There is a prophet on earth today, Thomas S. Monson is his name.  He stands at the head of Christ’s church and together with his counselors, and 12 other men who are Christ’s apostles, he speaks to all of God’s children and lets us know what is true and what is right. He is the coach on the sidelines and he can see what the other’s team playbook is, but we still have to listen to him to know what plays to run.  If you will listen to him, you will be guided back to live with God, just the way that Moses and then Joshua, lead the children of Israel back to the promised land.

First_presidency_Monson_edited

 

 

 

Question Box: How do I arrange a Mormon funeral for my mother?

Q: My mother is a Mormon, I am not.  I have been asked to get things in order.  I would like her religion to do the funeral.  Who do I see?

Great question.  The bishop (ecclesiastical leader) of the local ward (congregation) can help you.  You can find who the bishop of your mother’s ward is by going to this link, https://www.lds.org/locations?lang=eng  Click on the “find a meetinghouse” link.  From there you can input your mother’s home address and it will list which ward your mother’s address is in as well as the bishop of her ward.  Contact this man.

While you are on this website, feel free to look around.  You may find some things that you find comforting.  We appreciate your interest.  Our condolences to you and your family.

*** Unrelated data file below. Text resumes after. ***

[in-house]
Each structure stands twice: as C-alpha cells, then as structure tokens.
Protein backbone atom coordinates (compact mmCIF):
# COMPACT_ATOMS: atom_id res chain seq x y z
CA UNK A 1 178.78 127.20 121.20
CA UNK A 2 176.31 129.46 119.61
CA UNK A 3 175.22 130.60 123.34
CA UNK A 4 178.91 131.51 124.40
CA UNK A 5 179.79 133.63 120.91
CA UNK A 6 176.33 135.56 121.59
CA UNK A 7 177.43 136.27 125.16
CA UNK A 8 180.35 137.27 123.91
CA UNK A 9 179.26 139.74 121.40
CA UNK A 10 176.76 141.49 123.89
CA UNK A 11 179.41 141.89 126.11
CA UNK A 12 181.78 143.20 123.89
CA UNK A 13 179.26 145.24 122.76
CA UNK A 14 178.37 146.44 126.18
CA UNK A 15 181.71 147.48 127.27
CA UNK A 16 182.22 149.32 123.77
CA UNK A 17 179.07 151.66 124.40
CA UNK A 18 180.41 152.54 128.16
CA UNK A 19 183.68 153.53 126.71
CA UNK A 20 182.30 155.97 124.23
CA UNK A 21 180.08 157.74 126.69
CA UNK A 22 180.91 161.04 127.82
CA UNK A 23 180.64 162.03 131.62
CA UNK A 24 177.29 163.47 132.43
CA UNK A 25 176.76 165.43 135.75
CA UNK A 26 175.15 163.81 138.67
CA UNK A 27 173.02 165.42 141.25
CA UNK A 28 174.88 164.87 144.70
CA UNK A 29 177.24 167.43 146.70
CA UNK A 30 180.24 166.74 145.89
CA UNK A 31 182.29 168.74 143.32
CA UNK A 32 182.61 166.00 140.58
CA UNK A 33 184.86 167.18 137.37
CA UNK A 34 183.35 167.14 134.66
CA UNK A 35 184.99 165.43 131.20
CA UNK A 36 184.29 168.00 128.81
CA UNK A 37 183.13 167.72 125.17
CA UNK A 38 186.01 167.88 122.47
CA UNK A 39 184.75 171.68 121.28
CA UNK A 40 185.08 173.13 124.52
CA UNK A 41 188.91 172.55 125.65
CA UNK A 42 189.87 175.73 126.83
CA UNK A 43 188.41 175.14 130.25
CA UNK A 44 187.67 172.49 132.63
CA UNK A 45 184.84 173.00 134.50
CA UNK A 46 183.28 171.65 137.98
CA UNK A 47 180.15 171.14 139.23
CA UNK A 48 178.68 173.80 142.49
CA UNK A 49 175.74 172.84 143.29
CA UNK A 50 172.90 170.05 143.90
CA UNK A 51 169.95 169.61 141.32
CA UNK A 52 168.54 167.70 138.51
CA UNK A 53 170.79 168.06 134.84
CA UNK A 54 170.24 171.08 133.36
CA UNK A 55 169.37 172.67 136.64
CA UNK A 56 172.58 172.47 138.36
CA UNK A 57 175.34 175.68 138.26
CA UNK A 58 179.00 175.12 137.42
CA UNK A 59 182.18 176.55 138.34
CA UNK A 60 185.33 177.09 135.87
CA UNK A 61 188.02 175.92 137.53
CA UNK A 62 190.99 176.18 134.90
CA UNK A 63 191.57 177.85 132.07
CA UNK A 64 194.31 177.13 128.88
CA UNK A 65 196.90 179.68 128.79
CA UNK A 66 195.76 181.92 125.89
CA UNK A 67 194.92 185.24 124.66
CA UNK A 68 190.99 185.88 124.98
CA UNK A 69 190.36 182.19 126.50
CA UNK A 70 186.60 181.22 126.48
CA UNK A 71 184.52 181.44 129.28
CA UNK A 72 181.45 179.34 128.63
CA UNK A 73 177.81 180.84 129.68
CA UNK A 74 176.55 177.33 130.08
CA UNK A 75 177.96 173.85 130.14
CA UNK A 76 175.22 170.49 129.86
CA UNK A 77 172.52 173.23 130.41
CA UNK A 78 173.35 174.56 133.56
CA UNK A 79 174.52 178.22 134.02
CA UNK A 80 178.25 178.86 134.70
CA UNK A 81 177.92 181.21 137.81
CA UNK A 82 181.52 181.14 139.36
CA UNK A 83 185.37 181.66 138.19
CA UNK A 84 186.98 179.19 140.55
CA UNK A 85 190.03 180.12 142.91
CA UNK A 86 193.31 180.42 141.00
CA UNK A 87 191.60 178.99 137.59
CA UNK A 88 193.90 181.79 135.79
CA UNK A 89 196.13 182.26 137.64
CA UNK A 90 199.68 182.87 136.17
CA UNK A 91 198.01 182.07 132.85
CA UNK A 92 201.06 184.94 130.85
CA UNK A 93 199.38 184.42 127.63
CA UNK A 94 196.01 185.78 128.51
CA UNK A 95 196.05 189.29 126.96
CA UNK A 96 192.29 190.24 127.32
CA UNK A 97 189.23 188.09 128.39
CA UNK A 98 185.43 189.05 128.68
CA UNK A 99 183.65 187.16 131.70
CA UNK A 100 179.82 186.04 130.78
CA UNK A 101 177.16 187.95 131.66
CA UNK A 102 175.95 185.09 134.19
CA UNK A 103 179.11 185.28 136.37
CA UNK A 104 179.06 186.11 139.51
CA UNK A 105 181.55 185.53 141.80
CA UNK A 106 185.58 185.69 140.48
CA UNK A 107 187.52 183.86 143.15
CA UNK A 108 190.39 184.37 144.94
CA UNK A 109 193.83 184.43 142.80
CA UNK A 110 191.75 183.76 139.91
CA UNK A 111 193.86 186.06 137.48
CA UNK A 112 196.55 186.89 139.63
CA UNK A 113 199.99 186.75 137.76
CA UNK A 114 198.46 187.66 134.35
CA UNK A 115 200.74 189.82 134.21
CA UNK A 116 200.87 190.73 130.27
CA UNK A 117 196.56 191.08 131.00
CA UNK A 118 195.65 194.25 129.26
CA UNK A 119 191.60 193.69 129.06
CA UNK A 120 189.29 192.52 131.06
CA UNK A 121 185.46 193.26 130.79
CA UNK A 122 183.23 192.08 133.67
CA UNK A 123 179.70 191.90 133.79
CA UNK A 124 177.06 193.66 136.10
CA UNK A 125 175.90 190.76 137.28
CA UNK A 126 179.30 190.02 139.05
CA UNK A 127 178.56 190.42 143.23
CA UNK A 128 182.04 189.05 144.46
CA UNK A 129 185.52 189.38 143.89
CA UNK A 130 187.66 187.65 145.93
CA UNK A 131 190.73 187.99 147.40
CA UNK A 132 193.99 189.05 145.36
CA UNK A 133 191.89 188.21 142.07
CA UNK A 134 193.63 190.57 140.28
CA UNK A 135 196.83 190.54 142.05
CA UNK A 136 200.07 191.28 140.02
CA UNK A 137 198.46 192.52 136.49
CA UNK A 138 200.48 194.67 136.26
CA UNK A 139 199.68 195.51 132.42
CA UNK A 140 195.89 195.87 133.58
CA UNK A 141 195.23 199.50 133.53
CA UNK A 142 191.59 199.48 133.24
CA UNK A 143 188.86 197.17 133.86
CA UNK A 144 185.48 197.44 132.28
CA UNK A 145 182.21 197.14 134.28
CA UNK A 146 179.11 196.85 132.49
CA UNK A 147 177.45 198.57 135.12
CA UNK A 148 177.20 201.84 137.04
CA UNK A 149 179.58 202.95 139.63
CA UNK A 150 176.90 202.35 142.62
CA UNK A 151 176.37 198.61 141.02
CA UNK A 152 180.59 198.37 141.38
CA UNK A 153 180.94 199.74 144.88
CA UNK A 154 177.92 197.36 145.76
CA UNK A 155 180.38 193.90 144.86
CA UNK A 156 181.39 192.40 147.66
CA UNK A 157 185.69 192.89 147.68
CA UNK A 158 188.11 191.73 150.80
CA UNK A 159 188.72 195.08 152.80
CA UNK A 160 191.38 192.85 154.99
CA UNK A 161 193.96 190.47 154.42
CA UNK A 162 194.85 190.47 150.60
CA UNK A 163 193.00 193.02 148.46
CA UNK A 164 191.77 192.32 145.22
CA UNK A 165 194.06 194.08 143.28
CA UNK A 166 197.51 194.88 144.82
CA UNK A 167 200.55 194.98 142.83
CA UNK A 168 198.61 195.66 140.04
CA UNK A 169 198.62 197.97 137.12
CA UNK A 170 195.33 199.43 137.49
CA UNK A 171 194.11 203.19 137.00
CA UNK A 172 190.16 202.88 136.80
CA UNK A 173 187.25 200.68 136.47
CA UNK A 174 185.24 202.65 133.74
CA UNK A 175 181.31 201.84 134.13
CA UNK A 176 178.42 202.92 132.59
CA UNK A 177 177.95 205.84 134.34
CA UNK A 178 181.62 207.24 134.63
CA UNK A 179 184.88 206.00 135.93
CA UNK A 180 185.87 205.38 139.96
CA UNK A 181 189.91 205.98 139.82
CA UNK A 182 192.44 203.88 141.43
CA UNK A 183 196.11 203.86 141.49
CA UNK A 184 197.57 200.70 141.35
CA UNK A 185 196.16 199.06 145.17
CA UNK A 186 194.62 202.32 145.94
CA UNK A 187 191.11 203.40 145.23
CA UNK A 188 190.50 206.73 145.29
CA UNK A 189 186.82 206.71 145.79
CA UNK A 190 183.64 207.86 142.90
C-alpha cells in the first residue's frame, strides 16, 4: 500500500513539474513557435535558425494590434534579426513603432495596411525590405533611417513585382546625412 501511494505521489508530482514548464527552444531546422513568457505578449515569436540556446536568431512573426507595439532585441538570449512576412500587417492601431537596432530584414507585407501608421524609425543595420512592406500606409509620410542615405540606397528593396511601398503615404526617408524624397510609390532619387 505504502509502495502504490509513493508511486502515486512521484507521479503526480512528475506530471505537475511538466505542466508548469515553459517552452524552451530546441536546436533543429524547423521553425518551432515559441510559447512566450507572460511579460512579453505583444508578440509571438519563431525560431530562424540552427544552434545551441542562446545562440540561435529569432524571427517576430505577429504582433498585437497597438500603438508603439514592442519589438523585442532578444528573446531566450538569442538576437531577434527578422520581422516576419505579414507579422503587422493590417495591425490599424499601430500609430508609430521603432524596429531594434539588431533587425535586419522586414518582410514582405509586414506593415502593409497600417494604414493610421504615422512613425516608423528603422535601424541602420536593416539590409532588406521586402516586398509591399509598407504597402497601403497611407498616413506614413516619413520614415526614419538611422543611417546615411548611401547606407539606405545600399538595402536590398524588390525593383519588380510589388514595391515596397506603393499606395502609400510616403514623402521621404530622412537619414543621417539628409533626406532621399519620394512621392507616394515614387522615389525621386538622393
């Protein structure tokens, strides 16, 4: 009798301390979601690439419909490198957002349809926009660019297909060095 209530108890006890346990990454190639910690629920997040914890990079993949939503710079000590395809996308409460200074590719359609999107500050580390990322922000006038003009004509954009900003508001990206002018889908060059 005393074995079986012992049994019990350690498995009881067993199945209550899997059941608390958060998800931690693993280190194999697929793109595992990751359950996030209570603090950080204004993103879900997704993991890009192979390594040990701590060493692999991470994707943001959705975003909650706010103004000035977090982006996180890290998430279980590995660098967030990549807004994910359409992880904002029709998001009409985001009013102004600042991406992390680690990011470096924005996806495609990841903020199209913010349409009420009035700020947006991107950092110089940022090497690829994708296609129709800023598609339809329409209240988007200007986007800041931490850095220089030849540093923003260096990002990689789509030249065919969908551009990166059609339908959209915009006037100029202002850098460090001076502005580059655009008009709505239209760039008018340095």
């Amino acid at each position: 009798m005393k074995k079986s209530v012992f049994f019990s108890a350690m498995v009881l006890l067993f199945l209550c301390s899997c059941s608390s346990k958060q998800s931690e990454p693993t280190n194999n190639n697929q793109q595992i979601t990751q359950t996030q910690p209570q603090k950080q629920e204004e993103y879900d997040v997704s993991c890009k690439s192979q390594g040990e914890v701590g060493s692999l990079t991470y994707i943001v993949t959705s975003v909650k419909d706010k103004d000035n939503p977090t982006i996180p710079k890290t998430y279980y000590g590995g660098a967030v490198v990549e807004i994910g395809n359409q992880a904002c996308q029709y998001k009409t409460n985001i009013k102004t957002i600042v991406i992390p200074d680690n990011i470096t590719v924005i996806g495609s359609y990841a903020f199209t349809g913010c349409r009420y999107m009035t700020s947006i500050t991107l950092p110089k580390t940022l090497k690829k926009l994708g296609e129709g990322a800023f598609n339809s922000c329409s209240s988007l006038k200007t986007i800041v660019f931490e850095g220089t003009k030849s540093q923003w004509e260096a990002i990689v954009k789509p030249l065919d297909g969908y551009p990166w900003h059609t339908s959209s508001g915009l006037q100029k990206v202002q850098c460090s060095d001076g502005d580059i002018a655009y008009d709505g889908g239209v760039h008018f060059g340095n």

Can I Marry a Mormon?

Q. Hello, my name is Becky and I’ve become infatuated with a Mormon boy. He’s 22, and I’m 18. I am not Mormon, but have seriously been thinking about becoming Mormon. Not only because of him, but because I feel it would be good for me. My mother on the other hand, thinks I’m being stupid and does not support me in any way. I believe it’s my choice, and I would like to marry him. If I don’t become Mormon, I shall be Christian. Can Mormons marry Christians? Would it be bad if they aren’t sealed?

Hi Becky! It sounds like you have at least two questions here:

1) Can I/Should I be a Mormon?

2) What would a mixed-religious marriage commitment be like if I remained a non-Mormon Christian?

Young love

To the first question, a hearty YES!

Of course, if you embark on such a momentous decision you should do it for the right reasons, and having a crush on a guy, while thrilling, just won’t have the kind of lasting draw to keep you in communion with Christ in the restored church. Talk to your local missionaries and they will help you understand and obtain the deeper motivations that will bring you everlasting life and joy. Introduce them to your mother, too. They can help alleviate her fears.

And my answer to the second question is: CAUTION!

Mixed-faith marriages are tough on any family. They are stressful, and only get more stressful as the hormones wear off. Mormons are particularly hard-hit because marriage itself is a sacred ordinance and covenant with God that must be entered into by both husband and wife. Is it bad not to be sealed? Well, it’s not “going-to-hell” bad, but it’s settling for less. Less than what Our Father has prepared us to become.

I’ve written back to another person about this topic before. Please read it next. It’s called, “I’m in Love with a Mormon, What Now?